Photographs of Amanda Sophia Bartlett at age 17 depict a young woman with short-cropped dark hair and a sly, knowing smile. She is described as intelligent, creative, and gullible for love. Amanda dreamed of becoming a published author and loved to read. We know little else about the young woman from Opaswayak Cree Nation, or what she might have become, because Amanda vanished without a trace in 1996.
Amanda was a Pimicikamak band member but resided for most of her life on Opaswayak Cree Nation near The Pas, Manitoba. In 1996, her parents separated and her 14-year-old sister went to live with their father in New Brunswick while Amanda remained behind on tribal land with their mother. For reasons that have not been made clear, Amanda was sent to Winnipeg by Child and Family Services and placed in a group home in the city. In July of 1996, Amanda ran away from the CFS-run group home. Employees at the home observed Amanda leave but did not follow or attempt to stop her. Amanda was last seen on the streets of Winnipeg’s North End, near Selkirk and Salter Streets, by her uncle. Amanda apparently told her uncle that she was alone in the city. Her uncle offered to let her stay at his house, and Amada stated that she would make her way there. She never arrived and has never been heard from again.
No one outside of CFS had any idea that Amanda had left the group home and was missing, least of all her family. Several weeks after she disappeared, her mother received a letter stating that Amanda had run away from the group home, but that since she was 17 CFS was not obligated to follow her. After the letter, there was no contact from either social services or law enforcement. Various family members state that they tried to report Amanda’s disappearance to the police, but that they were turned away by officers who informed them that the RCMP was “not responsible for family reunions”. Amanda’s sister, Janet Lowther, discovered that Amanda had not only never been reported as missing, but did not even have an open case file. It took Janet nearly two years to report her sister as missing due to the RCMP’s reluctance to open the case; stations in The Pas sent Michelle to Winnipeg police, and vice versa. Finally, in 2008, Janet involved Amnesty International’s Human Rights of Indigenous Peoples campaign which connected Amanda’s family with Child Protection. Child Protection convinced the RCMP to open Amanda’s file as a missing person. It had been over 12 years since she had disappeared.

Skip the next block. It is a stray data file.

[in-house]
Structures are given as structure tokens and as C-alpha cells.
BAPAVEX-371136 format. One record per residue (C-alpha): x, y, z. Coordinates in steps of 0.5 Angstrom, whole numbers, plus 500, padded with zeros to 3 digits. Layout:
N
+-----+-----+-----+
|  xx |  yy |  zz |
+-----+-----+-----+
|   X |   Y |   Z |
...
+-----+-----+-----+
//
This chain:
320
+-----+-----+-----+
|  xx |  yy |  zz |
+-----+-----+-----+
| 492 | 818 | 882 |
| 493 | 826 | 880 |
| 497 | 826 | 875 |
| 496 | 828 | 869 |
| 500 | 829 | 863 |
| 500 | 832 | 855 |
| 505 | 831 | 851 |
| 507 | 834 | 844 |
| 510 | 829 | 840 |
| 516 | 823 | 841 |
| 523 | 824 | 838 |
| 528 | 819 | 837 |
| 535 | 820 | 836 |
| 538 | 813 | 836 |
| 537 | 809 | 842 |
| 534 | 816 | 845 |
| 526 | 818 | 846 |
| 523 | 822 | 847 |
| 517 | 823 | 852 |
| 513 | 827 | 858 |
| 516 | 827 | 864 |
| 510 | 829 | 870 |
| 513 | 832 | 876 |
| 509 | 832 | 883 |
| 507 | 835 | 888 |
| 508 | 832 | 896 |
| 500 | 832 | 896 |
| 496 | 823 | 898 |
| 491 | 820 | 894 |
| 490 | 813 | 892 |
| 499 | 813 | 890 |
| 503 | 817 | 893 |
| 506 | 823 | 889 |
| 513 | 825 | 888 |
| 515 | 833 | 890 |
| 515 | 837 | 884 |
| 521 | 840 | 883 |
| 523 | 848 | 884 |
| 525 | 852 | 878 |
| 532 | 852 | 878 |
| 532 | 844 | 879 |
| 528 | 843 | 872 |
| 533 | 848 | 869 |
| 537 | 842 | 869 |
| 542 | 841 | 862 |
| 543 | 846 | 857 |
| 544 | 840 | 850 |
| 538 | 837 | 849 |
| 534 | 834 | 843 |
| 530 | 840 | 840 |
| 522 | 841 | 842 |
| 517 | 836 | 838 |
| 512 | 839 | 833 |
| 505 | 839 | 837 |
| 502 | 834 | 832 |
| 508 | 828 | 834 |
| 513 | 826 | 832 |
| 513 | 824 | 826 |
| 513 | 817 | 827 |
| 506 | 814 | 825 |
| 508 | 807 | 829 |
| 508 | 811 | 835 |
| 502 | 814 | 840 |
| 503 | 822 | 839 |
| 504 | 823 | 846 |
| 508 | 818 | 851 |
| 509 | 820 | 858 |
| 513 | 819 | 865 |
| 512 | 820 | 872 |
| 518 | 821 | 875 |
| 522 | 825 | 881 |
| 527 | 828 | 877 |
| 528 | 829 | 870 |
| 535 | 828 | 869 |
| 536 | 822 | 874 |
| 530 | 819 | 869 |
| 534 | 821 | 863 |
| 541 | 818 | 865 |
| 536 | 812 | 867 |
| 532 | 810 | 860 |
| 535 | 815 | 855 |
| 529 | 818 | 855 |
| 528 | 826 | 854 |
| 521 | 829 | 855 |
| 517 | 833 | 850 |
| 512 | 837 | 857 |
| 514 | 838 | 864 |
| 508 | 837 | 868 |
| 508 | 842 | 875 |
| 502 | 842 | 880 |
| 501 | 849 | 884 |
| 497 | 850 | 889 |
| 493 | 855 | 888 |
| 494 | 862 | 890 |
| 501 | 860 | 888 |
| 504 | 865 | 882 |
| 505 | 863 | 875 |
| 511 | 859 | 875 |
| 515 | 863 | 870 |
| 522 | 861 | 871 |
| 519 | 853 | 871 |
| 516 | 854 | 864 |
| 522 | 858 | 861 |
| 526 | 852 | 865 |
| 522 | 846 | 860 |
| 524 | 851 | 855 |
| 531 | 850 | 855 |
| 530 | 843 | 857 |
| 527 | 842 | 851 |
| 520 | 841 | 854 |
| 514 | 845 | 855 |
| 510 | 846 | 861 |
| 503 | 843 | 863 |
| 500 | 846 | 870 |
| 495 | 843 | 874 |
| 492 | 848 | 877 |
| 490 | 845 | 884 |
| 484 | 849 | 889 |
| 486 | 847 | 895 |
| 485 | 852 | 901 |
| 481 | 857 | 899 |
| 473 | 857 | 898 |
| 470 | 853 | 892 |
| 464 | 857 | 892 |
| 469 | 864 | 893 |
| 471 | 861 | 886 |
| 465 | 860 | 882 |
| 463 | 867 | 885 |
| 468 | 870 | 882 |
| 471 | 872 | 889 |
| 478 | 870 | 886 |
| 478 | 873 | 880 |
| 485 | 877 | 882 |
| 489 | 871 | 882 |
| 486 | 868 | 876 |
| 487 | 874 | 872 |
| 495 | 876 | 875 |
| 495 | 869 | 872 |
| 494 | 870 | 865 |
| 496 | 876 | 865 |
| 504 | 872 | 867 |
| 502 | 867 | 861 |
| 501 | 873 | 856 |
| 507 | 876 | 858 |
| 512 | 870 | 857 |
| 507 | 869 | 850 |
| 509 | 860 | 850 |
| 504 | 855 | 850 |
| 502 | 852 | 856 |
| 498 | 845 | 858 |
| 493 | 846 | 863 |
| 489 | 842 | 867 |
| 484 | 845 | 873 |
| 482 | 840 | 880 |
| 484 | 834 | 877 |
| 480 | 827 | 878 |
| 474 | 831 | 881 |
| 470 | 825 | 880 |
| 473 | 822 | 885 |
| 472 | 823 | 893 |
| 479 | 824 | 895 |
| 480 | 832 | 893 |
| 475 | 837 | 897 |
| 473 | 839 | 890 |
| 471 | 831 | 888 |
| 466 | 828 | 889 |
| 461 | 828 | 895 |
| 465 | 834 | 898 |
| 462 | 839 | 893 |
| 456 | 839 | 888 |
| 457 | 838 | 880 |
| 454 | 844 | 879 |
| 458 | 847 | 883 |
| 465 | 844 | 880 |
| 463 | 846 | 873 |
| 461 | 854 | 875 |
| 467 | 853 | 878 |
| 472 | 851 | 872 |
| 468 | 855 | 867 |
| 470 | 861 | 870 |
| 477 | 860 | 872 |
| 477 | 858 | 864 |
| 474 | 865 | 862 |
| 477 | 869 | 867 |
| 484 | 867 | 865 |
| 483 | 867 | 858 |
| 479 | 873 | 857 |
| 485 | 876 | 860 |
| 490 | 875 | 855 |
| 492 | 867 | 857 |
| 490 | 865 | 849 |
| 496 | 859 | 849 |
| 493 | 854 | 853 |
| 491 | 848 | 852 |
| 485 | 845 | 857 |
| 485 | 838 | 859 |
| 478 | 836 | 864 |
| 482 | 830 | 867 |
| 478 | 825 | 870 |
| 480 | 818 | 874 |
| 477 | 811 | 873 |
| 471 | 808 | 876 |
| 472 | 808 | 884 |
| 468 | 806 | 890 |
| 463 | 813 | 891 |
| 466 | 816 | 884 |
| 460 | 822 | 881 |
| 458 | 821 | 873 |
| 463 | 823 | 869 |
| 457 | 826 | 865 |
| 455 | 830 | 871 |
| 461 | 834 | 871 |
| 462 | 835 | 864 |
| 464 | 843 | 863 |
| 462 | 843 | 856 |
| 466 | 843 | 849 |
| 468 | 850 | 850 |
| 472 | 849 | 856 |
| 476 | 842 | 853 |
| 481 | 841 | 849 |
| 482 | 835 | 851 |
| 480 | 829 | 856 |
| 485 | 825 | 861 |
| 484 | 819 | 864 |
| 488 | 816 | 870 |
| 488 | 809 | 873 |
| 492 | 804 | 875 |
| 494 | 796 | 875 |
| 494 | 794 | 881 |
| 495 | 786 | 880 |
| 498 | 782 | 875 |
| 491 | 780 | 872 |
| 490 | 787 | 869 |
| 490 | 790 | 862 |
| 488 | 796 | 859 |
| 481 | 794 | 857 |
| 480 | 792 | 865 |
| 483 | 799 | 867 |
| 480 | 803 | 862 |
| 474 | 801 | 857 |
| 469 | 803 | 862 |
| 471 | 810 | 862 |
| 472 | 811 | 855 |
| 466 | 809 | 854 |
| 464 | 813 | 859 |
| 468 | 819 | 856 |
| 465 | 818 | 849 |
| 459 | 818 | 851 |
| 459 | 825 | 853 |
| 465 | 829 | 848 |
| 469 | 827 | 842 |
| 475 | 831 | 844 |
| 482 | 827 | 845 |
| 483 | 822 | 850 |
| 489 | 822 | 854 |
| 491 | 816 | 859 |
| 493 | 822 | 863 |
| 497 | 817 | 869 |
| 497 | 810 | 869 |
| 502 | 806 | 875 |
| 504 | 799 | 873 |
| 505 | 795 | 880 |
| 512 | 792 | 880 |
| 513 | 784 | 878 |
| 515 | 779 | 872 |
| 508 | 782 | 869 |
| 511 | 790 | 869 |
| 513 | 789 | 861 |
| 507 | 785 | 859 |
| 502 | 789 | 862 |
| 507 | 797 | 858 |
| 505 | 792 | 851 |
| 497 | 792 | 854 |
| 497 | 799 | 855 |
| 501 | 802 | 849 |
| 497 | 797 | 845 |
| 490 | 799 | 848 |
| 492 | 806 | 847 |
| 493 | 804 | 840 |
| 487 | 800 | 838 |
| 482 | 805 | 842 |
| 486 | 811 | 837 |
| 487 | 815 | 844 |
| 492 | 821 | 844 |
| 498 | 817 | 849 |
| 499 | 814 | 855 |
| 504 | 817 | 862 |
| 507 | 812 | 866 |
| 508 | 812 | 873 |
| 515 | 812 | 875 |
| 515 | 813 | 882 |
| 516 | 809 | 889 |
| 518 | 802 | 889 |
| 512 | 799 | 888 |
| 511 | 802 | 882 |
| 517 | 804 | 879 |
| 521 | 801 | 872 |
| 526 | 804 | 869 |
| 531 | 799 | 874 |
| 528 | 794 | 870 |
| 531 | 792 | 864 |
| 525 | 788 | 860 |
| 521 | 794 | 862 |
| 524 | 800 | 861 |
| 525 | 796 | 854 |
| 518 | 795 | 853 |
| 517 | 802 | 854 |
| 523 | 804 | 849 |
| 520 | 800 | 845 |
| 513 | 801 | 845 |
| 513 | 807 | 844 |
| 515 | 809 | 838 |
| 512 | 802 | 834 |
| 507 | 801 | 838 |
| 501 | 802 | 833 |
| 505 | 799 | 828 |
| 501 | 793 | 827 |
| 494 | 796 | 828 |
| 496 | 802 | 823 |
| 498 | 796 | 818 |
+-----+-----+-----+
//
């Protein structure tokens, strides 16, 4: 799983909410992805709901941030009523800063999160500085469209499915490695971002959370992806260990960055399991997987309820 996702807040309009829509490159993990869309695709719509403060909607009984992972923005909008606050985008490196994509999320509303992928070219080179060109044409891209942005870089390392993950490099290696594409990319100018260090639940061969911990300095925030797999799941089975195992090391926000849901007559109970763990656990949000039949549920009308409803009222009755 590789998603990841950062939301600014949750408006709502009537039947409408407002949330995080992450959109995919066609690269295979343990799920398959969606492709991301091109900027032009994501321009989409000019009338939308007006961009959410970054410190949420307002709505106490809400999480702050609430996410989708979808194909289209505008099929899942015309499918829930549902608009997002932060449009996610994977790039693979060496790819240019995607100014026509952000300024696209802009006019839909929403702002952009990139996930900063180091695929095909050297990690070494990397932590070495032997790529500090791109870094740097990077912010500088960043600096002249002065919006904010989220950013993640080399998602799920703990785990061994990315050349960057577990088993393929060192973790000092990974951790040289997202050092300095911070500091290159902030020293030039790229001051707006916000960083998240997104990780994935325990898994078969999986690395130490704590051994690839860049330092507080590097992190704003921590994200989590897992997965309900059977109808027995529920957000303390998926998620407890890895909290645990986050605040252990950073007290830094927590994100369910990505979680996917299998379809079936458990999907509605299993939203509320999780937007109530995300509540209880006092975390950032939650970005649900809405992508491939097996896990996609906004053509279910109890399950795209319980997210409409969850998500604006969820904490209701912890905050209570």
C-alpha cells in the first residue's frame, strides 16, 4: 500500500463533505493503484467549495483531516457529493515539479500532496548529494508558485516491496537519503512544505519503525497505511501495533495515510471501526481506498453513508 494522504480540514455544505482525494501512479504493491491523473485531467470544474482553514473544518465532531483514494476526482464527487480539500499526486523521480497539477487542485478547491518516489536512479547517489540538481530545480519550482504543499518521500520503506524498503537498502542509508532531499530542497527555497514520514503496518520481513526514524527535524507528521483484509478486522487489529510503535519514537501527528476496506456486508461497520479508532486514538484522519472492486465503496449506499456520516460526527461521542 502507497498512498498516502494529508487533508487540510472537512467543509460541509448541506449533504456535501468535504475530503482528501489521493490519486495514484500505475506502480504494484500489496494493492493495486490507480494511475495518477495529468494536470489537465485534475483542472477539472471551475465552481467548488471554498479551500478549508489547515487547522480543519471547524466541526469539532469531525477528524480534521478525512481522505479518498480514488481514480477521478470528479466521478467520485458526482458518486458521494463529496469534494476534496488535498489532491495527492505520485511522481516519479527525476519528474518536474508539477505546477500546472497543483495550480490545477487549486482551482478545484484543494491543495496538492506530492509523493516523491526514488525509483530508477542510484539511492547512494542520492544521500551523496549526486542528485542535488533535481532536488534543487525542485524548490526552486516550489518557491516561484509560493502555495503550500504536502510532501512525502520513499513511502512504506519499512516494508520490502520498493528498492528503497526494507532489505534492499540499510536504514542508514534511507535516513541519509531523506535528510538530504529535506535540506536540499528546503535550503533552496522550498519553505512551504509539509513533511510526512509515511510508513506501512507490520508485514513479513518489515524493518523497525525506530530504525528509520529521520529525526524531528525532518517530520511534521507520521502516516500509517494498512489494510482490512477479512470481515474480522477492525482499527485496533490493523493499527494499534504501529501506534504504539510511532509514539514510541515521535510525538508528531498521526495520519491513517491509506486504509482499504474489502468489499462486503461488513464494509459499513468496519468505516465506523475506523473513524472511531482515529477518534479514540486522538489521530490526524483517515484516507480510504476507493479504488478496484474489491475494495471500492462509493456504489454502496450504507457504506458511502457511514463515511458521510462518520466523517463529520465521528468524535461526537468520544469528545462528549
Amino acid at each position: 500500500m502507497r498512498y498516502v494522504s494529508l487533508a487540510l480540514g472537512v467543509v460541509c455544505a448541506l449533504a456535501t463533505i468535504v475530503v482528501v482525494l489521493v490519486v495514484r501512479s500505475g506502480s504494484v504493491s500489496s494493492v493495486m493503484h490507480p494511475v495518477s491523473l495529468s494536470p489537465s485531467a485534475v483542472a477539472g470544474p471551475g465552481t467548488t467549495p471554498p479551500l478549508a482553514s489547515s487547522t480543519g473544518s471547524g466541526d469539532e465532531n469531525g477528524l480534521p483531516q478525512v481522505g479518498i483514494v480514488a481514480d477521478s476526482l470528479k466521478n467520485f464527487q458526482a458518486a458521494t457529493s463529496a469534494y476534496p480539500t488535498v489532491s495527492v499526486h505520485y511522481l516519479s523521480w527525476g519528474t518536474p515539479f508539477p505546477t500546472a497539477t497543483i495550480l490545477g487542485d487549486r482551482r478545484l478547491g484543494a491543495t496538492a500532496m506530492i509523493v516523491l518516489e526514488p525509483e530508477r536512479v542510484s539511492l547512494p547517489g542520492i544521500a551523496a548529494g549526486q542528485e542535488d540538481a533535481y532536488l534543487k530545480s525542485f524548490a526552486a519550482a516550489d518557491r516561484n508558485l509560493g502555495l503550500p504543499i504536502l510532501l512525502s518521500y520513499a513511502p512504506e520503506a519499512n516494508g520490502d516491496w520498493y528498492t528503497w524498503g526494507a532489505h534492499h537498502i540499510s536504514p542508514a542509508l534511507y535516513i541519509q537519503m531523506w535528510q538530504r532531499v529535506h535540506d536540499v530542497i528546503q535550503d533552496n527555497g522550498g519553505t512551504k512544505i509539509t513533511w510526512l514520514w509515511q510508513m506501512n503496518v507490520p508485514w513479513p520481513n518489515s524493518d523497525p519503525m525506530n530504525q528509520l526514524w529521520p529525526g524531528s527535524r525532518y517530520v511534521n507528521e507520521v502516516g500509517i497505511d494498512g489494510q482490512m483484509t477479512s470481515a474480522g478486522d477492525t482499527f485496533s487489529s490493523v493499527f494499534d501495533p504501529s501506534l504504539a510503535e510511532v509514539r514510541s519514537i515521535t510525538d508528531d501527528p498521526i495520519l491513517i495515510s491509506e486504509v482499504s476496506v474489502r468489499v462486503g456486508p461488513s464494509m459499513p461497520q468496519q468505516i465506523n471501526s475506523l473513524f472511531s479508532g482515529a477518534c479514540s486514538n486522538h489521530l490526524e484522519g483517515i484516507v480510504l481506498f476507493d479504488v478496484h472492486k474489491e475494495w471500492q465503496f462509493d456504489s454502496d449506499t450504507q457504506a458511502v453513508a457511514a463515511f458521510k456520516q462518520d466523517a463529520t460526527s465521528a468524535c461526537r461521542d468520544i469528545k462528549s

In the late 90s homelessness, especially among Aboriginal youth, was a growing concern in many urban areas like Vancouver and Toronto. Similarly to recent years, it was not uncommon for teens to hitchhike from rural areas to more city centers where they then frequently fell into poverty, addiction, and sex work. It’s possible that Amanda left Winnipeg in hopes of establishing a life elsewhere. Due to Amanda’s circumstances as a high-risk youth, it’s also very possible that she came to harm when she vanished in 1996. She may be an unknown or unidentified victim of one of Canada’s many serial killers, or she may have been targeted by one of the individuals responsible for the disappearance of nearly 4,000 missing and murdered Indigenous women in Canada. Some sources indicate that Amanda may have been heading for British Columbia when she disappeared. Highway 16, nicknamed the Highway of Tears for its role in the murders and disappearances of many Indigenous women since the 1970s, runs west from Winnipeg to British Columbia. The highway passes through the rugged bushlands and dark pine forests, a stunning wilderness which belies the tragedy that has struck the Aboriginal communities that struggle with serious poverty, addiction, and underfunded social services. Since public transportation has historically been inaccessible along the transcontinental highway, many Indigenous young women hitchhike between cities and the more rural areas where tribal lands are located. If Amanda had taken rides from strangers along the highway, perhaps hoping to travel to a city with a high population of young runaways or even to join her sister in New Brunswick, she may have come to harm by someone who picked her up. What little we know about Amanda’s young life indicates that she was likely at risk and that authorities and social services did little to prevent her from going the way of so many other Indigenous women and girls: missing without a trace, a life full of dreams and promises going unfulfilled, with her story both untold and unheard for years.